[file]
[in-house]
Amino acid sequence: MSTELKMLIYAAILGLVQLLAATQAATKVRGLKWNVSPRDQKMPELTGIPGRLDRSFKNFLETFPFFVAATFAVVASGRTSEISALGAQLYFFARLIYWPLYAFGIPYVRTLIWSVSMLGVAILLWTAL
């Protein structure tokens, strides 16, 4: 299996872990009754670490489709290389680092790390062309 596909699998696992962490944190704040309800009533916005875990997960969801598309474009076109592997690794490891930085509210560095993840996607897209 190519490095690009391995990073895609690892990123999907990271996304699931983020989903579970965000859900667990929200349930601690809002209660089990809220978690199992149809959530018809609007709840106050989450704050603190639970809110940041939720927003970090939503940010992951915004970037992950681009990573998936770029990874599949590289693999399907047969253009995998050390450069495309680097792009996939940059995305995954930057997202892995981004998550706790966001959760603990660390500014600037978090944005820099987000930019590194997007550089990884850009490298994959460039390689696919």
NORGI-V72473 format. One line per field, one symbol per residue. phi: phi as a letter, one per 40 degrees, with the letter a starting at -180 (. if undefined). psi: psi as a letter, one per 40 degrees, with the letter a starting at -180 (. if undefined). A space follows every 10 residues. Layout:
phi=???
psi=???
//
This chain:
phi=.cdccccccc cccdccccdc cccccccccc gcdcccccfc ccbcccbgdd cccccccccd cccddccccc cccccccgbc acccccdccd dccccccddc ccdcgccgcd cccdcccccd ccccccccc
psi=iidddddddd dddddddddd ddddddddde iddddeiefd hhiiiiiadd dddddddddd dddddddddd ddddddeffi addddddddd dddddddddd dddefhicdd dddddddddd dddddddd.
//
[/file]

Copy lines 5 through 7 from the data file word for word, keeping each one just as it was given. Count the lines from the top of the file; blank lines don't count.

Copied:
phi=???
psi=???
//